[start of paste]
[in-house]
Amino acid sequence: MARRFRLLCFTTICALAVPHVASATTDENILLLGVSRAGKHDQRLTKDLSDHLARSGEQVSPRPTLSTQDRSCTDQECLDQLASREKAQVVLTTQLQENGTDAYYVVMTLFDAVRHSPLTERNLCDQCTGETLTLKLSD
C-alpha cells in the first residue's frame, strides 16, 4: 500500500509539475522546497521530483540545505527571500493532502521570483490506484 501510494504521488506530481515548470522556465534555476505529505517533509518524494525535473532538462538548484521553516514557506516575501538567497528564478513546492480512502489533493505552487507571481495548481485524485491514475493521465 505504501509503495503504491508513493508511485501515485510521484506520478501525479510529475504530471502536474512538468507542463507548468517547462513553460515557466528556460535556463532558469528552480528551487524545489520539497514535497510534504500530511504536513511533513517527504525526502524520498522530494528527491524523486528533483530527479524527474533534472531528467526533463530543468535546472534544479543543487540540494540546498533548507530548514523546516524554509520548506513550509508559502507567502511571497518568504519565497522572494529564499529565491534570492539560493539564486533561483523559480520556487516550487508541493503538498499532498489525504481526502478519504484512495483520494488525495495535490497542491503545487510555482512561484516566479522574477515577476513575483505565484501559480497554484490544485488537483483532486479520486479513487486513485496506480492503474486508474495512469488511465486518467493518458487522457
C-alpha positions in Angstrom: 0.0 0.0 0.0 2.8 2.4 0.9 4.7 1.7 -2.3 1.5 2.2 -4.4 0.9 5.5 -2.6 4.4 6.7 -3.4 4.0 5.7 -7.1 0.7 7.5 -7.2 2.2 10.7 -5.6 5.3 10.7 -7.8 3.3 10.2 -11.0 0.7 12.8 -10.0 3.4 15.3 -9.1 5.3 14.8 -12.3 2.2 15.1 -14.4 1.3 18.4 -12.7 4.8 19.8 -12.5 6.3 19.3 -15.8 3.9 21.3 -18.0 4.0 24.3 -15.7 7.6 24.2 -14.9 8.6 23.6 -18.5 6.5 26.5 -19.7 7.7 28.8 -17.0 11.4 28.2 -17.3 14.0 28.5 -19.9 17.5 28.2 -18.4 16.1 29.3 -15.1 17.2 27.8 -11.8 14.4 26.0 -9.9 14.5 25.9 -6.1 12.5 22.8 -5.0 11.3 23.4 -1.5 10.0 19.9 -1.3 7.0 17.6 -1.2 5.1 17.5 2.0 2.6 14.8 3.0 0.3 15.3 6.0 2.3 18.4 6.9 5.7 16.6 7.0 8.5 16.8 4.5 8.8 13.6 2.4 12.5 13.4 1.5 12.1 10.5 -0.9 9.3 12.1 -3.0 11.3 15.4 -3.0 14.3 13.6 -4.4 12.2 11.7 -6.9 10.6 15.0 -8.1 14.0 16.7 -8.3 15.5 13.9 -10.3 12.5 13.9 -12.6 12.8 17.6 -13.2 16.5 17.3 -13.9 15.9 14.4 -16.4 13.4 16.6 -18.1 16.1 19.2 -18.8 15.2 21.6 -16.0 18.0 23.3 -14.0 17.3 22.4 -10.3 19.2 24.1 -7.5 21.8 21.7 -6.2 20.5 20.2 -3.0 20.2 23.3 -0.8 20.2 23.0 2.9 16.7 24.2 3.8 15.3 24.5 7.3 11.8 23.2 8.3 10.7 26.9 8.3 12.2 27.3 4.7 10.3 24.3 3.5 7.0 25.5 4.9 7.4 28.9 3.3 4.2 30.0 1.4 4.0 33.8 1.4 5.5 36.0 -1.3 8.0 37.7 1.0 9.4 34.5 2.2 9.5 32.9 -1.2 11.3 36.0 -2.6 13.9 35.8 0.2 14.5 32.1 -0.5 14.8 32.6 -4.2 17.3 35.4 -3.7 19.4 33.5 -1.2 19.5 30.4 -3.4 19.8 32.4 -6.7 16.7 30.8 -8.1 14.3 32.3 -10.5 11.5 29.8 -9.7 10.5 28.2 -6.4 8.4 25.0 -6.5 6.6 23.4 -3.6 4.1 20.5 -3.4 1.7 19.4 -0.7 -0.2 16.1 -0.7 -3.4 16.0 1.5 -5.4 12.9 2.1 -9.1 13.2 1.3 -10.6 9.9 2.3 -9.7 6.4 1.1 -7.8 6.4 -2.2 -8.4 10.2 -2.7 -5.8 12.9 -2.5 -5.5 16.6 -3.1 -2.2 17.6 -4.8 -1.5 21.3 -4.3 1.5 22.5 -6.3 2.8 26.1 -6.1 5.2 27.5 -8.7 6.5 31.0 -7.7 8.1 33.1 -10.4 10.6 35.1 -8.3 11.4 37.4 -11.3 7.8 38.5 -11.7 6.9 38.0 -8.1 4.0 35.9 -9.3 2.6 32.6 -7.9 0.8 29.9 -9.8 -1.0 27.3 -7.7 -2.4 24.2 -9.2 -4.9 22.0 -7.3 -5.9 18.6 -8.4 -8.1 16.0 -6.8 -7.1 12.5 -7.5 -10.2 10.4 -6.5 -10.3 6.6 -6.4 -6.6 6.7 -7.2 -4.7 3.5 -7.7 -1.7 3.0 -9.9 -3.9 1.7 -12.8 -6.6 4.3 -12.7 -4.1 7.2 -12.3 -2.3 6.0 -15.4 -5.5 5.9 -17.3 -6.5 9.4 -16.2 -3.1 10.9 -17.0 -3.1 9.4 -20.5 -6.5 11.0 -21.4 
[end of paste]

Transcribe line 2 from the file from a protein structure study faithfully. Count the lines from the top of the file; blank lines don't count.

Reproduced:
Amino acid sequence: MARRFRLLCFTTICALAVPHVASATTDENILLLGVSRAGKHDQRLTKDLSDHLARSGEQVSPRPTLSTQDRSCTDQECLDQLASREKAQVVLTTQLQENGTDAYYVVMTLFDAVRHSPLTERNLCDQCTGETLTLKLSD